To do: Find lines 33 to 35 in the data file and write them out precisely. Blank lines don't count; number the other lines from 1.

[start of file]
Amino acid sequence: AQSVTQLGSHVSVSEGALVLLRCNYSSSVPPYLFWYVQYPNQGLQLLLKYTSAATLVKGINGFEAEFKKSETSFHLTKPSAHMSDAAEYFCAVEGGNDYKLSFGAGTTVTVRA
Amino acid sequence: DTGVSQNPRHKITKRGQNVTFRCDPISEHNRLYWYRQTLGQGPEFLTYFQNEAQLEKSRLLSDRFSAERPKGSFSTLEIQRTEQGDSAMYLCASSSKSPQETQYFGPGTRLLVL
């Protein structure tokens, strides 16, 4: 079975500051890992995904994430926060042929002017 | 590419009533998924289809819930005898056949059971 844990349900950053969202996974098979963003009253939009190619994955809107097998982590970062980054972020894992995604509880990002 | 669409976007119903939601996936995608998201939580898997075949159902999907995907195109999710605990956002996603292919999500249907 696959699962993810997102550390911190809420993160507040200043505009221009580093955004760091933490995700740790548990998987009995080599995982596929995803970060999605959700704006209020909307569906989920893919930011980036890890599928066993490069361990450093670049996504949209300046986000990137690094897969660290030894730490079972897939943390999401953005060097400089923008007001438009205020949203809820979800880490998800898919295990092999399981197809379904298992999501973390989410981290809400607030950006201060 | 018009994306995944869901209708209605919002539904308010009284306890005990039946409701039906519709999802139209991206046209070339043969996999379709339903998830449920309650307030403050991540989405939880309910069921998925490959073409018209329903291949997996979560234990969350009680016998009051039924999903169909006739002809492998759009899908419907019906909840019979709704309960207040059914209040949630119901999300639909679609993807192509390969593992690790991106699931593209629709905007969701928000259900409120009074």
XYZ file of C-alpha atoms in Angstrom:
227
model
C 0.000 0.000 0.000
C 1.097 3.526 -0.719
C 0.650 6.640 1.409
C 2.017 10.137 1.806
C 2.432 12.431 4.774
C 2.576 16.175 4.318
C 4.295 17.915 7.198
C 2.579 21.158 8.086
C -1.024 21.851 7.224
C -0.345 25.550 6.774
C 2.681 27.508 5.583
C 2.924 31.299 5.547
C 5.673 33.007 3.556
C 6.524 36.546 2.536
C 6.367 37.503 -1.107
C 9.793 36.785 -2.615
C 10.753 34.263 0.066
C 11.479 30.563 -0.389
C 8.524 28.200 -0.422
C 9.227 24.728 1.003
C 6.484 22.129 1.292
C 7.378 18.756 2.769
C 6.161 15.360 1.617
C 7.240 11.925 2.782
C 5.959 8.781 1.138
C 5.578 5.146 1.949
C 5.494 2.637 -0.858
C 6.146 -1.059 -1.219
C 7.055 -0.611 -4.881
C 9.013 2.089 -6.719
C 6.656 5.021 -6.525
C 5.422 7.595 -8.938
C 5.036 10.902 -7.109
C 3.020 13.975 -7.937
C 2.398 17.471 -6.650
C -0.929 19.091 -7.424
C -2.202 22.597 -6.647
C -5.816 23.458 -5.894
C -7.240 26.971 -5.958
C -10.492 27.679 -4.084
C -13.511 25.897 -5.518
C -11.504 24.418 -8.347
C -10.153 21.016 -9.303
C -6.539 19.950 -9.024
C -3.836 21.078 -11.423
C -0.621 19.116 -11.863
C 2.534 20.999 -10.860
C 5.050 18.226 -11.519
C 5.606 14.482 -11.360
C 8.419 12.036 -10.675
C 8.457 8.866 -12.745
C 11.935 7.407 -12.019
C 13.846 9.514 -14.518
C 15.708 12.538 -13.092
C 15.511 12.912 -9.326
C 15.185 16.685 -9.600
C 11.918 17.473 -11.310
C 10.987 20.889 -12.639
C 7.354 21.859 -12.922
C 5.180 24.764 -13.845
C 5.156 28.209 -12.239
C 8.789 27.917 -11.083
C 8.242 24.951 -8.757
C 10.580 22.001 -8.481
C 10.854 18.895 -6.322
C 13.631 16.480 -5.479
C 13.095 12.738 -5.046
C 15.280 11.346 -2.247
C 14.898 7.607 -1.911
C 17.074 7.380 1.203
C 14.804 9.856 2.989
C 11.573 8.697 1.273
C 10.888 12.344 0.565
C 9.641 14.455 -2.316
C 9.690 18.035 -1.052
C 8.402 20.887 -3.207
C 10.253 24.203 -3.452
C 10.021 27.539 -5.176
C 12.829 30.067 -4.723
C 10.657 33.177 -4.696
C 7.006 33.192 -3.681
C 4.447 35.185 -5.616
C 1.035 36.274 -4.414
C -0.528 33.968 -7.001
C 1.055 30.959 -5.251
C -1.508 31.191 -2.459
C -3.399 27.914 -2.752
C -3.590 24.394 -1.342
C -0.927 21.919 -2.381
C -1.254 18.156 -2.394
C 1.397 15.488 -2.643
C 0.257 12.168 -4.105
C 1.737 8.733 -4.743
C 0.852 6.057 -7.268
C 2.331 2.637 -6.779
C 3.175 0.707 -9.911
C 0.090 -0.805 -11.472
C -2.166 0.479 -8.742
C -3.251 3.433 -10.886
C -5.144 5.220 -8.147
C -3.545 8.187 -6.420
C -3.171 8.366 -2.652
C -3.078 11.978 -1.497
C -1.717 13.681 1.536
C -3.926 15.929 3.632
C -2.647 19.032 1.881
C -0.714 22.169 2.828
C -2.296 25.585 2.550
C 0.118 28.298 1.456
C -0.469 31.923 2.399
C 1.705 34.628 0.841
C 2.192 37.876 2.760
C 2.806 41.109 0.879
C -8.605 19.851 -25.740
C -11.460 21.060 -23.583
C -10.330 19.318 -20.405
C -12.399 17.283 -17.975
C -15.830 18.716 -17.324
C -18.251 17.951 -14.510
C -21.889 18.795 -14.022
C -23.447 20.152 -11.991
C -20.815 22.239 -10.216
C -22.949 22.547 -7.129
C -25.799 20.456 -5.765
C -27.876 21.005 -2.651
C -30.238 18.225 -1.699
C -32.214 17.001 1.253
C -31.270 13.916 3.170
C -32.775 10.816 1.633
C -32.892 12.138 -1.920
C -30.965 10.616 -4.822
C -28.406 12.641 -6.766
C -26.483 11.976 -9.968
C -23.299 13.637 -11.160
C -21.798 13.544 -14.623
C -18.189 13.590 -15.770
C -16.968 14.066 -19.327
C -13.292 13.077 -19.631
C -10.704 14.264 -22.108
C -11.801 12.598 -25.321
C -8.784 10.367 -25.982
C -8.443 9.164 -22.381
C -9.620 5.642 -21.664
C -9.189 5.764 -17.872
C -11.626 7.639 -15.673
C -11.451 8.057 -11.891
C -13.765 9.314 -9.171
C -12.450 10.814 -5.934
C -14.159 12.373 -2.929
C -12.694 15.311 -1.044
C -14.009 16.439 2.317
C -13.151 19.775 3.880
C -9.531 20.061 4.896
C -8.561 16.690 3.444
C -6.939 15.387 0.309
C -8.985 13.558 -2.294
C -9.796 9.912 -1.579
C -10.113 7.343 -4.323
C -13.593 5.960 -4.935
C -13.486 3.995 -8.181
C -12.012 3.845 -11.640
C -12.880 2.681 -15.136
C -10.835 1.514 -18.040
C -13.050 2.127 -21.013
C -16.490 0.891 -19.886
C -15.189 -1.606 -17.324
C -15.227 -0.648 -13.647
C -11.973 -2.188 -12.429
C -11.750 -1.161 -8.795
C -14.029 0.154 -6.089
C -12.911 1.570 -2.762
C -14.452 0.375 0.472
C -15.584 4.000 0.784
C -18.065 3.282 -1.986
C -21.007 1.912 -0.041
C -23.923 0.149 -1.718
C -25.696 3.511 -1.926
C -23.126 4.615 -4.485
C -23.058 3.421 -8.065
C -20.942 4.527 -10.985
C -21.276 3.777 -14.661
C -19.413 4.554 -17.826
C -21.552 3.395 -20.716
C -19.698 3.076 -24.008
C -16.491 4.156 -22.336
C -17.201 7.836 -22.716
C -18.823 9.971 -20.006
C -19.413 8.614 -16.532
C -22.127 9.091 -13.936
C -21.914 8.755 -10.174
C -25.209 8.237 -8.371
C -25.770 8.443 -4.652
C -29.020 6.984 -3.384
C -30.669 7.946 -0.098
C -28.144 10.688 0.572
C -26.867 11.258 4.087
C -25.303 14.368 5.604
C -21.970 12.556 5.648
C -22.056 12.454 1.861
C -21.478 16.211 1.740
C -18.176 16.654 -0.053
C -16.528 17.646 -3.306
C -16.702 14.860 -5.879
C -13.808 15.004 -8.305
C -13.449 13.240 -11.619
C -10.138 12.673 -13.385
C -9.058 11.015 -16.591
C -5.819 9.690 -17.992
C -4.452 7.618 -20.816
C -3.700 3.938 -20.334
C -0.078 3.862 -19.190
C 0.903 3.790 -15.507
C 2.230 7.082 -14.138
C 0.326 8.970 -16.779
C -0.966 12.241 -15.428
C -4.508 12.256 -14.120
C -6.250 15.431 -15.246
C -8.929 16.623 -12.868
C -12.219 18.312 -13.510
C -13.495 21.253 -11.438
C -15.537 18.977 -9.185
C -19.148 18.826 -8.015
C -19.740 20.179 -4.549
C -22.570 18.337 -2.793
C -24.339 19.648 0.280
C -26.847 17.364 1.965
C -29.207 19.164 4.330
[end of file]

C 5.494 2.637 -0.858
C 6.146 -1.059 -1.219
C 7.055 -0.611 -4.881